The English and Their History
There have been two massive history books published this year that deserve to be widely read. One is the English translation of The Transformation of the World: A Global History of the Nineteenth Century by the German historian Jürgen Osterhammel. The other is this compelling and intriguing analysis of English history by Robert Tombs, a Cambridge professor who is better known as a specialist in France. Both are vast in scope and full to the brim with scholarship that has been painstakingly absorbed only to be disgorged with an exhilarating mixture of conviction and lightness of touch.
Each of the seven parts of The English and Their History contains narrative chapters followed by a chapter reflecting on how the period in question has been remembered and represented. Tombs embraces transnational comparisons and demonstrates that English history and identity merit examination apart from their British perspective. By drawing on literature and art he seeks “to make memory and its creation an inherent part of the story”. Four “memory themes” predominate: the protracted legacy of the Norman Conquest; the Whig notion of progress arising out of the post-civil war settlement; the sometimes proud, sometimes toxic legacy of empire; and the myth of post-imperial decline. He demonstrates a seamless mastery of political, economic, social and cultural history, and, while even-handed in ideological terms, he offers robust judgments in hearty and often sonorous prose.
Anjelica Huston: What are men so angry about?
Chrissy Iley in The Telegraph:
The first time I met Huston, about 15 years ago, she wept into her white wine over her father’s death. John, who died in 1987, cast a long shadow over Anjelica, leading her to seek out other hugely charismatic men like Jack Nicholson. They were a couple for 17 years, and from the outside they seemed impossibly glamorous. They were part of the in crowd, travelling with the Rolling Stones, Andy Warhol, Marlon Brando, Harry Dean Stanton; theirs was life of models, motorbikes, and far flung film locations. But in reality, the relationship was tortuously on/off. When they eventually split for good, in 1989, she again cried in front of me and likened the break-up to a death in the family. She’d wake up and instantly wonder what his breakfast choices would be, and would he jump or dive into his pool? These were his little routines, and she was no longer a part of them.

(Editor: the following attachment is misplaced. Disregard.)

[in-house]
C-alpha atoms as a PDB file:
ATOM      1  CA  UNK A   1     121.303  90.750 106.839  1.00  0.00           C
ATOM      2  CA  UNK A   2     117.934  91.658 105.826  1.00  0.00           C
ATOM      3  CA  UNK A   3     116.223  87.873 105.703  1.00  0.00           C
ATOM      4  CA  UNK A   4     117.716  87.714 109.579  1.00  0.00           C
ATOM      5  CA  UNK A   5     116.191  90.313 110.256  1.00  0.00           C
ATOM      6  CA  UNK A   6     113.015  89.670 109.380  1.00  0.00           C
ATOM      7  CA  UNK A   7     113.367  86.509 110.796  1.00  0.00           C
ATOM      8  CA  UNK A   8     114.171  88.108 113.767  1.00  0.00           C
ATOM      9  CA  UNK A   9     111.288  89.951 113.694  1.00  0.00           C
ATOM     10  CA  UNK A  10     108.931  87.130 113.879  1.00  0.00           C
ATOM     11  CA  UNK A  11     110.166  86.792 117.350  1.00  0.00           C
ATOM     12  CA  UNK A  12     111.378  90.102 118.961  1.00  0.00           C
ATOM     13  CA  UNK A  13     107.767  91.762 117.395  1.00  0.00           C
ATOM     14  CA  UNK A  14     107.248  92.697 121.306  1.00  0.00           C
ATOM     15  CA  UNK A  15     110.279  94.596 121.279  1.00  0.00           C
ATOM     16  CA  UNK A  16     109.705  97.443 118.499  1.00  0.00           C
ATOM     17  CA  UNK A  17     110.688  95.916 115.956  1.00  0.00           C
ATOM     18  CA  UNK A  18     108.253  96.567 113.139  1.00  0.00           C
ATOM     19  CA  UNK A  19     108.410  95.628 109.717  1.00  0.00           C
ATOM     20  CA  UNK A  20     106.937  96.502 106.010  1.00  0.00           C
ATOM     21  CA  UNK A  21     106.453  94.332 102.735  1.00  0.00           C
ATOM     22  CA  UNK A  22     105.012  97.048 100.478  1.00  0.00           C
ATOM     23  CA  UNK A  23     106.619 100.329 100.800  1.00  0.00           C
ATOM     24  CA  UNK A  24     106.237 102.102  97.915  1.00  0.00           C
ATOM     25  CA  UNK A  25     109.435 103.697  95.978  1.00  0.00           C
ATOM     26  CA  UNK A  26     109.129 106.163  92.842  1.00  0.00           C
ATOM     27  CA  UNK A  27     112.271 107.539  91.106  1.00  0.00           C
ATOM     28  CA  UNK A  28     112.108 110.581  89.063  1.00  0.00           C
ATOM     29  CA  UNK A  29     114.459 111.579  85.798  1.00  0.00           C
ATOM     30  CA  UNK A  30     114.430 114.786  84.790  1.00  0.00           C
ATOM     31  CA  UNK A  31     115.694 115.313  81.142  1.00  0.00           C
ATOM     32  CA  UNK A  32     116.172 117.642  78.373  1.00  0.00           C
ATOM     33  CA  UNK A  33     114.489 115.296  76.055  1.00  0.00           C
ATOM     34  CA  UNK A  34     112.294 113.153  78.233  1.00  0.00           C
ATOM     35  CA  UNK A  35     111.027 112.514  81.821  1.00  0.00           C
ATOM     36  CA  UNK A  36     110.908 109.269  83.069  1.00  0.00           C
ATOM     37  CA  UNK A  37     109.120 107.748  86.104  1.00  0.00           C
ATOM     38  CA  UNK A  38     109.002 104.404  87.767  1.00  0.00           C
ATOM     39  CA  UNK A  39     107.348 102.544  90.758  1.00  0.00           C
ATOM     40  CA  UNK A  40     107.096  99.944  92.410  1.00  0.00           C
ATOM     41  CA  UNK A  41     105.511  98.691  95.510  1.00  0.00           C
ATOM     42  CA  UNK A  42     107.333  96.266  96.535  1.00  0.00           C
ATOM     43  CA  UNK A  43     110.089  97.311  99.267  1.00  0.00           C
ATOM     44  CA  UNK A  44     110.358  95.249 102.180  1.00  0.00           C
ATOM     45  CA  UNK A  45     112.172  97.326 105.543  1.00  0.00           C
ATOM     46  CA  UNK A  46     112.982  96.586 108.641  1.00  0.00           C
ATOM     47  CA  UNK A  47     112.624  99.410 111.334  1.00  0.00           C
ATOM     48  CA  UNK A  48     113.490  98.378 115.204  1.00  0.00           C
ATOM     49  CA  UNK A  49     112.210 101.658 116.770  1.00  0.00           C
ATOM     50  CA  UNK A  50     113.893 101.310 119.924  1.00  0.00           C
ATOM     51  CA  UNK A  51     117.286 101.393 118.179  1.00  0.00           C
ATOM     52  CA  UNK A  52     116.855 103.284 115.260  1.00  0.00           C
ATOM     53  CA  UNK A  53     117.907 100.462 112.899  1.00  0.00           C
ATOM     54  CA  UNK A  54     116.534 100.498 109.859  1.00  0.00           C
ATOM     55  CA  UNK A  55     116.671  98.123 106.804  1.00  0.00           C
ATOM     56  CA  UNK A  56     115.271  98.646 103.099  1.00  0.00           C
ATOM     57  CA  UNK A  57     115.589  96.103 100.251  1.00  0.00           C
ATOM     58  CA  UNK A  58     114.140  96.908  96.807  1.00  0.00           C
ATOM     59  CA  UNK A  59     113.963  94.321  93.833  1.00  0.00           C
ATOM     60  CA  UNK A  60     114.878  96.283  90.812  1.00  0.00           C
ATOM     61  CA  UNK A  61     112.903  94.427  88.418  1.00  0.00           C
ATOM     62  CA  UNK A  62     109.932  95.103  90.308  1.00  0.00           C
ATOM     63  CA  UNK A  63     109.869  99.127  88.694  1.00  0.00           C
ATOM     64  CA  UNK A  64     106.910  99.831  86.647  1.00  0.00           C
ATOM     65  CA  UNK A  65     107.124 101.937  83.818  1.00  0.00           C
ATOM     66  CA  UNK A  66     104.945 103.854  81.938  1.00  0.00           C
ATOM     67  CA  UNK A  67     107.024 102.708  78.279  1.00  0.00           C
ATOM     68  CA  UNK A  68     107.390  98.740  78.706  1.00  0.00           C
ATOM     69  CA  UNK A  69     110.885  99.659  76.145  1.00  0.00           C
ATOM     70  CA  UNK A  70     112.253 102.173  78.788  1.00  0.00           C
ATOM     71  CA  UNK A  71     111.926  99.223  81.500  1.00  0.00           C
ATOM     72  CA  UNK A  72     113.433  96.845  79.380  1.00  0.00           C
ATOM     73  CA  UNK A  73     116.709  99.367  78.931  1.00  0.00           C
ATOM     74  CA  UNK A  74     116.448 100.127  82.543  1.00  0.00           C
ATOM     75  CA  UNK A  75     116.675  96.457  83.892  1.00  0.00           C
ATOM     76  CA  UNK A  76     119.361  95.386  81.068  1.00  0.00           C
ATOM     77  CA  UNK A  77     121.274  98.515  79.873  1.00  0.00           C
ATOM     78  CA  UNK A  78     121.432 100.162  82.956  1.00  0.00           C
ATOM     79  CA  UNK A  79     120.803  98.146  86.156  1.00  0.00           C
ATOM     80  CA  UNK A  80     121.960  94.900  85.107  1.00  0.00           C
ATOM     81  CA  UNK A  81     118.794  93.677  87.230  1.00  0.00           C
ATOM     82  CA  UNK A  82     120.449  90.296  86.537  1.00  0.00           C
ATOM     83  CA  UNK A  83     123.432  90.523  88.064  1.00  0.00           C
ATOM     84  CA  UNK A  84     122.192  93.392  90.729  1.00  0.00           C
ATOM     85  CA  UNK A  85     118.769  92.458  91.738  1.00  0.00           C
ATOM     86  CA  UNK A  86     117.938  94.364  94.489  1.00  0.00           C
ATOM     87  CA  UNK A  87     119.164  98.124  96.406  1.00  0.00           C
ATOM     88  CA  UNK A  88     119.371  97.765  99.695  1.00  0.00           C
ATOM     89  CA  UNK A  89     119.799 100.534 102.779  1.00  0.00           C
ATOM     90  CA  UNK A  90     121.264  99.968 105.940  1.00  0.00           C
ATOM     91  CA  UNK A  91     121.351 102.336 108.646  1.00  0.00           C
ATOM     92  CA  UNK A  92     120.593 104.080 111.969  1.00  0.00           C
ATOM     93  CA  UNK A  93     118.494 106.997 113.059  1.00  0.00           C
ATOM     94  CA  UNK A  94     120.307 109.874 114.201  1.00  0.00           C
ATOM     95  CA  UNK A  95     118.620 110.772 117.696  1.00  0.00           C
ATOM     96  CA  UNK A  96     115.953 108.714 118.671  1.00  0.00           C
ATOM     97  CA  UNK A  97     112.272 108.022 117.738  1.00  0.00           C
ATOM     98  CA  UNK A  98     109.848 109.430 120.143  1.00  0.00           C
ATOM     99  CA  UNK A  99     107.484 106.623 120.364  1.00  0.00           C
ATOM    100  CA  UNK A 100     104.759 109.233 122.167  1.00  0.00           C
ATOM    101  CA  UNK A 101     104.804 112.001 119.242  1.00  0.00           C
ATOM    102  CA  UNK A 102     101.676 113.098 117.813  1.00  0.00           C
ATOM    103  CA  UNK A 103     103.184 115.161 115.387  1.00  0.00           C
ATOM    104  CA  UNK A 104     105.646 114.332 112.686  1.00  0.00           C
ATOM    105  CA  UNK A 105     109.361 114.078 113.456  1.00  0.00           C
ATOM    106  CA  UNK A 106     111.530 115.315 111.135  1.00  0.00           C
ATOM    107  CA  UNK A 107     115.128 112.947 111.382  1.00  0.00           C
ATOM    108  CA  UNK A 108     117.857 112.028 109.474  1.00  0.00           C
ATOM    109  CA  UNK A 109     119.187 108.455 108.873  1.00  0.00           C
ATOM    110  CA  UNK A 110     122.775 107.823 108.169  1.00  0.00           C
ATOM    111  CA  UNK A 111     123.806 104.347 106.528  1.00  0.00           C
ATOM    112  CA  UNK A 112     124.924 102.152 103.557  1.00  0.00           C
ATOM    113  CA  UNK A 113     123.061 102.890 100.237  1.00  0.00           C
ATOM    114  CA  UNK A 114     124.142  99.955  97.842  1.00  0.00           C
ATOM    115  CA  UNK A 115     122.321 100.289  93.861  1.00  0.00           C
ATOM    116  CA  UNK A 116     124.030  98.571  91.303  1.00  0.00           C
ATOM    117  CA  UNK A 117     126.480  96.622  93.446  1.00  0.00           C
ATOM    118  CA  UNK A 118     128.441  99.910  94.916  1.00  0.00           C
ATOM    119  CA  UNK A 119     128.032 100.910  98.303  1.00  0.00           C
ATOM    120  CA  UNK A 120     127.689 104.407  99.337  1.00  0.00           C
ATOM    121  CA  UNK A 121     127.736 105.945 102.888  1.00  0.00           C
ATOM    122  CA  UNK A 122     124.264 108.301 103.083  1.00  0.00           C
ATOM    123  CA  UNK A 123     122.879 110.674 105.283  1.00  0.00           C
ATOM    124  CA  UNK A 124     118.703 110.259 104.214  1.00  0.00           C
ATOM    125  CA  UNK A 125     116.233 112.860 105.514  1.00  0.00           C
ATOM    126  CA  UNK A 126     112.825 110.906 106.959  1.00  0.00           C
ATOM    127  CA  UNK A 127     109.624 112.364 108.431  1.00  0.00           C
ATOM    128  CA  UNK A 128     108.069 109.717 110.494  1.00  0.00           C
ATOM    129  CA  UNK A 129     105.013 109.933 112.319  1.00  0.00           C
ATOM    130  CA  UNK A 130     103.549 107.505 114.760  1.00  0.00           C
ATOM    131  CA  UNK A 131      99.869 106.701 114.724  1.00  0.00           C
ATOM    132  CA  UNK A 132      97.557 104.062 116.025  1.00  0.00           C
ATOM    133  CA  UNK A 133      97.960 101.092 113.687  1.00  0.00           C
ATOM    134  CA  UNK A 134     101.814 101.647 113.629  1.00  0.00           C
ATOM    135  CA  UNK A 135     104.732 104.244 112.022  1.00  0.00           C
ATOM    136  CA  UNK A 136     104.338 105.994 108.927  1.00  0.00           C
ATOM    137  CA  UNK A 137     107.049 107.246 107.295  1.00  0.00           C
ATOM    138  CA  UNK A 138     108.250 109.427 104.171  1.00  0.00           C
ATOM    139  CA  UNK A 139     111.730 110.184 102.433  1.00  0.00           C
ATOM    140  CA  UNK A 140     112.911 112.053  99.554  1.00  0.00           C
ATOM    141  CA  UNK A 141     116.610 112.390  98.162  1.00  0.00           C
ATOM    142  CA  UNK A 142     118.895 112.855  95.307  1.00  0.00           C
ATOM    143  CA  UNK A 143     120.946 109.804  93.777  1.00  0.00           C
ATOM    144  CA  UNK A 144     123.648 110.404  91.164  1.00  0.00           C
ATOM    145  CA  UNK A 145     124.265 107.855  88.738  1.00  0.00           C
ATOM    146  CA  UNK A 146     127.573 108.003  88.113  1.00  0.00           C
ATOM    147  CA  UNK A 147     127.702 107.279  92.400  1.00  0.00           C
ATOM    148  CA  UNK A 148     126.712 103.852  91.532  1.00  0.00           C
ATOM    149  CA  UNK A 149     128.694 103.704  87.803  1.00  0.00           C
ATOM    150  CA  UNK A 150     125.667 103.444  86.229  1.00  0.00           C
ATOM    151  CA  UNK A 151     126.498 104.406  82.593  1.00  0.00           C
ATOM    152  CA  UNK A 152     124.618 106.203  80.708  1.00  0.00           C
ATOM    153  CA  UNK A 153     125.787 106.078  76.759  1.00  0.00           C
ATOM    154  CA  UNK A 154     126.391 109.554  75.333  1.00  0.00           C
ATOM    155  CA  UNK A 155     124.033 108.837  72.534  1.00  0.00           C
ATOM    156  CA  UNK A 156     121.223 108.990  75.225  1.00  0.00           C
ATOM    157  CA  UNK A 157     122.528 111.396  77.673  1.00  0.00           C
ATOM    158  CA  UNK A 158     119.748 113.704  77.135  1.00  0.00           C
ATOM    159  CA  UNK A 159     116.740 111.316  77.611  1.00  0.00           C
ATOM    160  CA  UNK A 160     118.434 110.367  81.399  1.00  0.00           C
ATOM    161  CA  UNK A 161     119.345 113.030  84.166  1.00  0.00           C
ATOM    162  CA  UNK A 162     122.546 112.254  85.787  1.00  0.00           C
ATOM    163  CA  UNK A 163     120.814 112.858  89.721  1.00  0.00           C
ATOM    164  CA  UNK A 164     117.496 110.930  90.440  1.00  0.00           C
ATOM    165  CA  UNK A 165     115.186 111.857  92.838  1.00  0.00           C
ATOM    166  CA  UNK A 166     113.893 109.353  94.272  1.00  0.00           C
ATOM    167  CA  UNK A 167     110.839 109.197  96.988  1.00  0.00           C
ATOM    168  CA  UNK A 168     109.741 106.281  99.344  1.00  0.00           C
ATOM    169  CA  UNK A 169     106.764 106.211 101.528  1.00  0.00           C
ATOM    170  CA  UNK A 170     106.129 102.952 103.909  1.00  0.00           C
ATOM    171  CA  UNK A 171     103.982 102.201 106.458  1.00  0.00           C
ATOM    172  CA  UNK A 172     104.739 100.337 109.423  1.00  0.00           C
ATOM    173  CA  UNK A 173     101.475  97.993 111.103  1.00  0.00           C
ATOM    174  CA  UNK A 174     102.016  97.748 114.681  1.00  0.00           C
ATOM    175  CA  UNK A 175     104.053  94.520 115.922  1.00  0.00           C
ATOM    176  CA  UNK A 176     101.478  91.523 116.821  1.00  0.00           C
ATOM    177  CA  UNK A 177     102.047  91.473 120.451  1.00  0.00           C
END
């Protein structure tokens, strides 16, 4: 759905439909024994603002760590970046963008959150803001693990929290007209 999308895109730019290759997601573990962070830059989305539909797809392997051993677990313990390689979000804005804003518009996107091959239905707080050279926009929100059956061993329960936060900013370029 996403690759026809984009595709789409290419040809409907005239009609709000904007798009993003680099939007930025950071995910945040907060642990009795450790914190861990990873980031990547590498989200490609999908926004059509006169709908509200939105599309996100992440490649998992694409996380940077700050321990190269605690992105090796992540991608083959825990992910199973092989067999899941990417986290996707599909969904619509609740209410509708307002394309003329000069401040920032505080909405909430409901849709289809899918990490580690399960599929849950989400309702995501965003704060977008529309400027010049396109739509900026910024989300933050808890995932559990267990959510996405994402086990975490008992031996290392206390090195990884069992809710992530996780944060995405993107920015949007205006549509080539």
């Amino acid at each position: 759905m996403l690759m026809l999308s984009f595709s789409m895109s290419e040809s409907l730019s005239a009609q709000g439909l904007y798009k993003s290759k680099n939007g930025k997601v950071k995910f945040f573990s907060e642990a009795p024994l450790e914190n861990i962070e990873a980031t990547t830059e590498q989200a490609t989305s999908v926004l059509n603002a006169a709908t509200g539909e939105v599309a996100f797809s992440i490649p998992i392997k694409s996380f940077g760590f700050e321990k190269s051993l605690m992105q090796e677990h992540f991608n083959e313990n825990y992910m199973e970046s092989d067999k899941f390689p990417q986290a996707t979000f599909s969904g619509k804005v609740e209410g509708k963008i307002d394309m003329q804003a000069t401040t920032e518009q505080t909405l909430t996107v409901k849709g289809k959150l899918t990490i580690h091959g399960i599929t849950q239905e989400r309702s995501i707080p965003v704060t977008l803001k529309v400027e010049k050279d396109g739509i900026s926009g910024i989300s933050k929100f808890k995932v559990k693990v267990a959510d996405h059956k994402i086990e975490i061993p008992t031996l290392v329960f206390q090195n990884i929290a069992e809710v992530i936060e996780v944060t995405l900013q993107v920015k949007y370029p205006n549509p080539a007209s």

After that we only spoke about him when I really pushed her. So it was somewhat shocking that the second volume of her memoirs, Watch Me, is in many ways a love letter to Jack. It’s as if in the process of writing the book she is no longer angry or even hurt, but for the first time understands him. "Jack is Jack," she says with a wise smile. We are curled on to her comfy sofas in her new house in the Pacific Palisades, a suburban chic district of Los Angeles. It has a bohemian feel; beautiful art on the walls, a cat curled on the chair, and her dog - a Mexican hairless - at her side. She shared her previous home with the sculptor Robert Graham, to whom she was married from 1992 until his death in 2008. For a long time afterwards, Huston lived in his giant studio, Graham’s huge black and white charcoals and imposing figures surrounding her like ghosts. Why was she so kind to Jack? Did he read the book? "Yes," she says enthusiastically. "I think he liked it. I hope he did."
New Novellas About Family
Jenny Offil in The New York Times:
It is hard to resist Ludmilla Petrushevskaya’s darkly comic new collection of novellas, “There Once Lived a Mother Who Loved Her Children, Until They Moved Back In.” The suffocating domestic life she renders so vividly begins before you even open the book. The cover itself is cleverly claustrophobic with the title crammed above a drawing of an unhappy family staring at a picked-over roast.